You are using an old browser with security vulnerabilities and can not use the features of this website.

Here you will see how you can easily upgrade your browser.

Developmental Psychology - Dr. Matt Hilton

Dr. Matt Hilton

Dr. Matt Hilton

Postdoc in the DFD research group 2253 "Crossing the Borders"


Campus Golm
Karl-Liebknecht-Str. 24-25
14476 Potsdam
Bldg 14, Room 1.36


consulting hours
by appointment

Current Research

Matt is a postdoc of the DFG research group 2253 „Crossing the Borders“. His research examines the perceptual cues that support segmentation of single actions from action sequences.  Working alongside colleagues in the Neurocognition of Language Group at Potsdam, Matt runs studies with children and adults that examine whether the behaviors we know to be critical in the segmentation of language are also demonstrated when segmenting action sequences. Alongside this, Matt is also co-ordinator of the Research Group, and supports members of the group from all collaborating institutions in the set-up and running of shared experimental designs.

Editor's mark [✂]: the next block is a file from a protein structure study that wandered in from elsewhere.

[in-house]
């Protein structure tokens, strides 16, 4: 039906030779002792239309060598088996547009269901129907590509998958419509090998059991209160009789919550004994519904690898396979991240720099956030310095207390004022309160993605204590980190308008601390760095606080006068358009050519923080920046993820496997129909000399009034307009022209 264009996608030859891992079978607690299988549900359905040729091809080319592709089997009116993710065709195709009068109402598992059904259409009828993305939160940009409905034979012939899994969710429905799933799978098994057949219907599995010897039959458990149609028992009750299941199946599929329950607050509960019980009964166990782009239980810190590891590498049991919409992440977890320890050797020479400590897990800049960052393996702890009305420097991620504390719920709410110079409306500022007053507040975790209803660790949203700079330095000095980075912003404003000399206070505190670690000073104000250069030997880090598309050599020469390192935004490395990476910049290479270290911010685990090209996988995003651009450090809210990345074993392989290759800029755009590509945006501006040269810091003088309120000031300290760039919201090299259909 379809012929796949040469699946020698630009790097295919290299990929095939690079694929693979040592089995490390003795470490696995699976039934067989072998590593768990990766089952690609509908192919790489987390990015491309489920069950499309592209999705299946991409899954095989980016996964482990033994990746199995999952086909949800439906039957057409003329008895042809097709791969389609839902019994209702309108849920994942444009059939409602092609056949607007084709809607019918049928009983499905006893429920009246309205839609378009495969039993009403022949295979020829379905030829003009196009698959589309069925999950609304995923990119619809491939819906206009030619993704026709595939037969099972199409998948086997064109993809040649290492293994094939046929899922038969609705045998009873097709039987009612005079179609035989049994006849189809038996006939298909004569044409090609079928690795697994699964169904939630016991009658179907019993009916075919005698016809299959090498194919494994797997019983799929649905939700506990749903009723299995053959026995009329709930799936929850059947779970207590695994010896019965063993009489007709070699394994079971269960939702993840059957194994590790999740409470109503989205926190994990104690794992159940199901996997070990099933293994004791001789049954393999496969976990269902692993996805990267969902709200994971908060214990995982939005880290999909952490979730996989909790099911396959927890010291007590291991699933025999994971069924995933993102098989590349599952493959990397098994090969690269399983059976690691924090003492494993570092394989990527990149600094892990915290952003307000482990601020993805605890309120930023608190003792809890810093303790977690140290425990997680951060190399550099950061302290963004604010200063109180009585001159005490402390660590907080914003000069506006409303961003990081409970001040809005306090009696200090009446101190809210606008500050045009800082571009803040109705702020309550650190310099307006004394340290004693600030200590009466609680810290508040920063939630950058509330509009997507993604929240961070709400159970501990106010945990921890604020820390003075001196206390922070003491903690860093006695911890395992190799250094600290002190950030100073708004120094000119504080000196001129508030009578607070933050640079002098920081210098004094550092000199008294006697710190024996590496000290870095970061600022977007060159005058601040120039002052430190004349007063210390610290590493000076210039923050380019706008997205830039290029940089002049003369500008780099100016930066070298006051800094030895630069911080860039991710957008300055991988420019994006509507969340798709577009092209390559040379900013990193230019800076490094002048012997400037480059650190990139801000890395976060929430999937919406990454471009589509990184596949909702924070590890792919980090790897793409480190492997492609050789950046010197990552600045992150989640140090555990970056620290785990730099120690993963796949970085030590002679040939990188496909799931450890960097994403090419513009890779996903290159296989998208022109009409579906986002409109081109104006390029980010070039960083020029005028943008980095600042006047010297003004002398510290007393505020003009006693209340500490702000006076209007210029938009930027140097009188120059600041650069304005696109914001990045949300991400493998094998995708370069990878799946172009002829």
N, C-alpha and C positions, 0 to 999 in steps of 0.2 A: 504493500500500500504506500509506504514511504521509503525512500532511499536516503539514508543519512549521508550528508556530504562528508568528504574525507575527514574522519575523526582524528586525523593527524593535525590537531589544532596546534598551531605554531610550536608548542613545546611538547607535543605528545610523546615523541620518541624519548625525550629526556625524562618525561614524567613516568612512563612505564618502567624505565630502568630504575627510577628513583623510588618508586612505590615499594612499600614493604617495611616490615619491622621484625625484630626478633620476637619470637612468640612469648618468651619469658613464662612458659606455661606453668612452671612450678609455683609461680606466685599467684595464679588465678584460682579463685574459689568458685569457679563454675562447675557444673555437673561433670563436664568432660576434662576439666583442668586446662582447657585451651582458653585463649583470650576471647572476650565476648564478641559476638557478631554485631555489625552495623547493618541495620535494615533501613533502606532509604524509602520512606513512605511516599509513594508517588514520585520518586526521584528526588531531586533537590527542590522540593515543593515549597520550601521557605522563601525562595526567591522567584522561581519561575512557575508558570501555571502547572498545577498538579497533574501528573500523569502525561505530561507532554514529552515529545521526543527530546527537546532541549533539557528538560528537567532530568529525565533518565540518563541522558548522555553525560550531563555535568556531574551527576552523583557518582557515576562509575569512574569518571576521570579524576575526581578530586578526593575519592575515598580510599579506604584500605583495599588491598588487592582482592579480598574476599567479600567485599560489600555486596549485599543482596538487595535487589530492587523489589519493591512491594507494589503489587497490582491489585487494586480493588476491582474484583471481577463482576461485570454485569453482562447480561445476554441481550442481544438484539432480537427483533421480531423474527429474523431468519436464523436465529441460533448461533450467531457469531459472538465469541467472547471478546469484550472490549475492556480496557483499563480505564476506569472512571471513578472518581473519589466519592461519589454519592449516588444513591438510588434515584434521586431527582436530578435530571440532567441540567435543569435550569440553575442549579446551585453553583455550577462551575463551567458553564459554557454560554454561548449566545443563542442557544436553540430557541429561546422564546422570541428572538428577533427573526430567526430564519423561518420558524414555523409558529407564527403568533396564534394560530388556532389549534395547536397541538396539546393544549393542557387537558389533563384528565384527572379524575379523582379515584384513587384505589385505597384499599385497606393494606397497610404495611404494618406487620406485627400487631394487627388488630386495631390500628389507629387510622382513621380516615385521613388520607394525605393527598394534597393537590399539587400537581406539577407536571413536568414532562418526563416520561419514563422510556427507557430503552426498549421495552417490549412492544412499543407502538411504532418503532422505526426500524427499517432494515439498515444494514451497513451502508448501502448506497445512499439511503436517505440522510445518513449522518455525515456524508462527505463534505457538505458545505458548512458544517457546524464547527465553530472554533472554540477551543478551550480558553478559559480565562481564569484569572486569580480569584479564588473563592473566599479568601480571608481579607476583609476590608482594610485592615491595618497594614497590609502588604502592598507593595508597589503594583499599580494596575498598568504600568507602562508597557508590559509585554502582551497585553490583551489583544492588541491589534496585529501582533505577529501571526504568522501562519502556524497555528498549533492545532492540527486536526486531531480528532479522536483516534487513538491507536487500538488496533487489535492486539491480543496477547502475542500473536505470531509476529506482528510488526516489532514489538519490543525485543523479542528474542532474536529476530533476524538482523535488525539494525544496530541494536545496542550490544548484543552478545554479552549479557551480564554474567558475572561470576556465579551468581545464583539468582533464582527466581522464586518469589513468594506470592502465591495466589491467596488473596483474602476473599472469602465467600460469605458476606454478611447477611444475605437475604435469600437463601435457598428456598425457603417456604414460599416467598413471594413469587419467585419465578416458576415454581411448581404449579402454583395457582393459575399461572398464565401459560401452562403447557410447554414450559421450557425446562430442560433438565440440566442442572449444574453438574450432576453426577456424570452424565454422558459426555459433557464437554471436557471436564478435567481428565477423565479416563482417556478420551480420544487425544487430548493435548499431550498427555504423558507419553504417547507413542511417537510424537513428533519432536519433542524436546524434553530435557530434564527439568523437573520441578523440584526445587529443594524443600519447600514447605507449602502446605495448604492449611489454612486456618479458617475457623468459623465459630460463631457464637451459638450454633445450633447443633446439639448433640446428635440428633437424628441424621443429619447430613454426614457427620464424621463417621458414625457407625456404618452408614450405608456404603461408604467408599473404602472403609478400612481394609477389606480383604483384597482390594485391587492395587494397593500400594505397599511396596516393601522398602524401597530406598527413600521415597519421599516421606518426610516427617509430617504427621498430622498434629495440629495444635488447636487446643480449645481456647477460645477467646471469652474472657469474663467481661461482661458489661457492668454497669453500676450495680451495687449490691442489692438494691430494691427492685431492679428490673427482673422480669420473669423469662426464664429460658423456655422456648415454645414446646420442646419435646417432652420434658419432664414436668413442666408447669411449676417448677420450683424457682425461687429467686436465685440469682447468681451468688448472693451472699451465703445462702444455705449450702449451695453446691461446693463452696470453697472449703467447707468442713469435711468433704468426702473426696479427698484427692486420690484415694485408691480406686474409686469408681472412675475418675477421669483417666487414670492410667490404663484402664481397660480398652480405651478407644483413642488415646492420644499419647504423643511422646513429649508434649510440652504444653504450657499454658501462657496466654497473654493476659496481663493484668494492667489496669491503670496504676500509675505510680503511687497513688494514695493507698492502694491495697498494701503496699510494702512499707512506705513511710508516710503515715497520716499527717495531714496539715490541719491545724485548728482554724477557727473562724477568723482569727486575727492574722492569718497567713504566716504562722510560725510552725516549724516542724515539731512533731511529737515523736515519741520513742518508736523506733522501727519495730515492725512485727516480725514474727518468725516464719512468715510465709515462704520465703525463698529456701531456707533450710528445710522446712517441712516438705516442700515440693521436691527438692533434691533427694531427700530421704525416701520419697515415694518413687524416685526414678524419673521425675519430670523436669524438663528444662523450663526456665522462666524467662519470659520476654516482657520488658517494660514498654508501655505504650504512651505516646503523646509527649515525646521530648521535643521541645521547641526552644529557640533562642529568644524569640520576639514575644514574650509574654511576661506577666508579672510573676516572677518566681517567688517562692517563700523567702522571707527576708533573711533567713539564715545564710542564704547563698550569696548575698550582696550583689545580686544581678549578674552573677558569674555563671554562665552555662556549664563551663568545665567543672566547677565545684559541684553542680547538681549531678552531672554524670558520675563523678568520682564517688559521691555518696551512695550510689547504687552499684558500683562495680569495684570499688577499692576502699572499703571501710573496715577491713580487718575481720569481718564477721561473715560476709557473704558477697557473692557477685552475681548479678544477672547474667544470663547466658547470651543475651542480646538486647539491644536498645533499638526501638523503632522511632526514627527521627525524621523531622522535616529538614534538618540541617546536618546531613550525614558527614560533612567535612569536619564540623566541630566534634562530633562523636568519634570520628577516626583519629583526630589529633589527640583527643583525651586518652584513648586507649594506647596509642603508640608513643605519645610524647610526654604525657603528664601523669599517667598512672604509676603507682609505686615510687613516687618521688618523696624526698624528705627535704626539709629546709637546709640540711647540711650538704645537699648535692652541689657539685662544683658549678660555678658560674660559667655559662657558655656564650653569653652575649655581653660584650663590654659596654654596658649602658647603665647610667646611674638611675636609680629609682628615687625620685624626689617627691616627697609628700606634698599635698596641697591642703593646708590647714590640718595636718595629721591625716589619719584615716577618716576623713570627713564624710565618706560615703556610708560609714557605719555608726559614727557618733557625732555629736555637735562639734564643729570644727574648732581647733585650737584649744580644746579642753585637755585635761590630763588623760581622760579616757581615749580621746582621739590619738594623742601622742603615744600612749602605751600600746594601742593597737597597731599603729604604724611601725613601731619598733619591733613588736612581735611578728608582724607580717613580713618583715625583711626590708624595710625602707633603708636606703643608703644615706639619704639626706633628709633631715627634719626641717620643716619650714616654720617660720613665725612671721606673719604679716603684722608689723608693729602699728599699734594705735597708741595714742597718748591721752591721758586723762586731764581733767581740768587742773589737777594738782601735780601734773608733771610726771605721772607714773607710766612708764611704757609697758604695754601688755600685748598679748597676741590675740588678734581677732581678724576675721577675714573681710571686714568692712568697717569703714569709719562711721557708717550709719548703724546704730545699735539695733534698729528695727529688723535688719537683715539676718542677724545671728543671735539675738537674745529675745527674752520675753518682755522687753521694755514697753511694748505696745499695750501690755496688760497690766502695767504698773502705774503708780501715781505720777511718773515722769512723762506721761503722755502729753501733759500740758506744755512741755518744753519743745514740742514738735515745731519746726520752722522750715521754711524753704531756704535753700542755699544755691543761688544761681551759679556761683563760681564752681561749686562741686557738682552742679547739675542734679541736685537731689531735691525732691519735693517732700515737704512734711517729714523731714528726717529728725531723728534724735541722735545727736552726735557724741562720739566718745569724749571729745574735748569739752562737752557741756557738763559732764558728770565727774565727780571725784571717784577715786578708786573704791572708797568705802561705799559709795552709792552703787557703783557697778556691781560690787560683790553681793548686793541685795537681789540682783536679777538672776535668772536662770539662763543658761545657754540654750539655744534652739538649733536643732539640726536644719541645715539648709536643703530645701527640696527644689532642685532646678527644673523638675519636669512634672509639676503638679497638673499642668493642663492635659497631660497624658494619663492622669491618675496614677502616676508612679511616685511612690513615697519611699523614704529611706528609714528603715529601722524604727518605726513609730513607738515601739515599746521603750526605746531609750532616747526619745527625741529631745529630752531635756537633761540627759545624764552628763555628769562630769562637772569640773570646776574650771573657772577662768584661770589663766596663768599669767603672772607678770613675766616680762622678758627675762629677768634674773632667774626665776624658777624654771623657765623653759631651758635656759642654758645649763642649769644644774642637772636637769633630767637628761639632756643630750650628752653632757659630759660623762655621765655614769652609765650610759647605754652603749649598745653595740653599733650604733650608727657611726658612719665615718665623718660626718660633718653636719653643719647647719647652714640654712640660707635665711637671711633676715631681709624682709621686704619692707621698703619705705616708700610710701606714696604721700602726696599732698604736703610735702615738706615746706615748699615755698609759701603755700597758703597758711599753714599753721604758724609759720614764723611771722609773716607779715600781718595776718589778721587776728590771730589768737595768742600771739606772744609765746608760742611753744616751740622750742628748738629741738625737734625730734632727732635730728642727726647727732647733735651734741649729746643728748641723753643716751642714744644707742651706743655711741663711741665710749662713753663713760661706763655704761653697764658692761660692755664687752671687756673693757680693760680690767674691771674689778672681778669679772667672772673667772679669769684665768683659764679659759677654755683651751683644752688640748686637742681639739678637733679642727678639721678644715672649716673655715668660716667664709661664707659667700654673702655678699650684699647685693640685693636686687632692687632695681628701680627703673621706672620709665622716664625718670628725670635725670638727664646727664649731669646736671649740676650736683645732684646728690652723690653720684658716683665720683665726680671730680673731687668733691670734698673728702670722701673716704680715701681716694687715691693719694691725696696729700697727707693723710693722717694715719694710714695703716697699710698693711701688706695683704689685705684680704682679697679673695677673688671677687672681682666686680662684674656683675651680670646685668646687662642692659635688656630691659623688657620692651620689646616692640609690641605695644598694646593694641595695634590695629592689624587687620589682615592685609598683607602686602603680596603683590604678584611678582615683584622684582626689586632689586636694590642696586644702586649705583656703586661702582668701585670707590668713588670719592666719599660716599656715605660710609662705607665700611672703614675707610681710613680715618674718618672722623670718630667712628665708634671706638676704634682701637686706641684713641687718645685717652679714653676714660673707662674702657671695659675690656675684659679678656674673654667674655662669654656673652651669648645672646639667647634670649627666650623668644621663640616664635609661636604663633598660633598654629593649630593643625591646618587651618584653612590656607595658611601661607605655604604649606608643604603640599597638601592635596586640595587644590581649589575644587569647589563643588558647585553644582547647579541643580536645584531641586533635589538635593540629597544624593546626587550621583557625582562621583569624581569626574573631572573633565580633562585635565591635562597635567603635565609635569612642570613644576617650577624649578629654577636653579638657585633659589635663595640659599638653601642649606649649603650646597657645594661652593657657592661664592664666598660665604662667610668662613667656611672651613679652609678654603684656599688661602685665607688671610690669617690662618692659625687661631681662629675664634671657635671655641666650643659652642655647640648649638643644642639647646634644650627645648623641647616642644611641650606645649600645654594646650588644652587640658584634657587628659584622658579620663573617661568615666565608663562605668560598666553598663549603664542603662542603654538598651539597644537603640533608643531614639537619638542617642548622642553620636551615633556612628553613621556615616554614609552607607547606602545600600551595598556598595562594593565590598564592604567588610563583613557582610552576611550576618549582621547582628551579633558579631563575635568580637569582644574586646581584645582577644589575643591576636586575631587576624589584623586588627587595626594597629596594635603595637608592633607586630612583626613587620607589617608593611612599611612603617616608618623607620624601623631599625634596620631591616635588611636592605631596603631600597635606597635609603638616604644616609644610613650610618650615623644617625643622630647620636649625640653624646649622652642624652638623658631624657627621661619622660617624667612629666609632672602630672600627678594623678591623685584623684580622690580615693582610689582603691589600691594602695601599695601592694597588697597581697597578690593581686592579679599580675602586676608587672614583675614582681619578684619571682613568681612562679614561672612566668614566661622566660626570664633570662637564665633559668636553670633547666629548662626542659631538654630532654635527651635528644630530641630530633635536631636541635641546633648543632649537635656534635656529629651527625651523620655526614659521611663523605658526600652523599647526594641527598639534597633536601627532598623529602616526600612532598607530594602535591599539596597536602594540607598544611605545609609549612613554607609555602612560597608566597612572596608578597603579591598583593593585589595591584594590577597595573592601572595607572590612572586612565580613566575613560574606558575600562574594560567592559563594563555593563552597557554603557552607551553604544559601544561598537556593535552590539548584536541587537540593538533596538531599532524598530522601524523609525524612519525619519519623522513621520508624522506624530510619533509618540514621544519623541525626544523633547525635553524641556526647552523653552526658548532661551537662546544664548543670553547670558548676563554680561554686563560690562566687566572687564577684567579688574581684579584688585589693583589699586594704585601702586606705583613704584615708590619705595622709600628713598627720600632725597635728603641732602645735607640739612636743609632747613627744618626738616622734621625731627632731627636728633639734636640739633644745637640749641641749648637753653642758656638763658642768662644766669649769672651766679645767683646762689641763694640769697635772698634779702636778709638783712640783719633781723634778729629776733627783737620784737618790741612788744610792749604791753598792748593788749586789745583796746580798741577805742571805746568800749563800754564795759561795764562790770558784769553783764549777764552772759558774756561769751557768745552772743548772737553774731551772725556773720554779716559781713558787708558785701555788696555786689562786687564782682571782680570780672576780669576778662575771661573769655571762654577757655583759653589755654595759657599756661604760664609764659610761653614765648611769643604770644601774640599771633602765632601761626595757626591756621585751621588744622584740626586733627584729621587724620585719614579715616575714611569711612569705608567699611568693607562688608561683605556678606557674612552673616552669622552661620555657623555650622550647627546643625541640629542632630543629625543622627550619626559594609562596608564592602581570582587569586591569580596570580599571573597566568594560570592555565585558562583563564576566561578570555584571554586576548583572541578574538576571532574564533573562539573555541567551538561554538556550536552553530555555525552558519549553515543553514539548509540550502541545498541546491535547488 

Matt was awarded a first-class degree in Psychology at the University of Sussex before taking up a PhD position at Lancaster University (funded by the Lancaster University Faculty of Science and Technology). Under the supervision of Prof. Gert Westermann and Dr. Katie Twomey, his doctoral research examined the effect of temperament (specifically shyness) on early word learning. Using both behavioral and eye-tracking methodologies, Matt found that shyness reduced children’s formation and retention of word meanings from one (or very few) exposures to the word and its referent. After a short time as a visiting researcher in Prof. Nivedita Mani’s lab at the University of Göttingen (supported by the ESRC International Centre for Language and Communicative Development), Matt joined the Department of Psychology here at the University of Potsdam.


HILTON, M., & WESTERMANN, G. (2017). The effect of shyness on children's formation and retention of novel word–object mappings. Journal of Child Language, 44(6), 1394-1412. doi:10.1017/S030500091600057X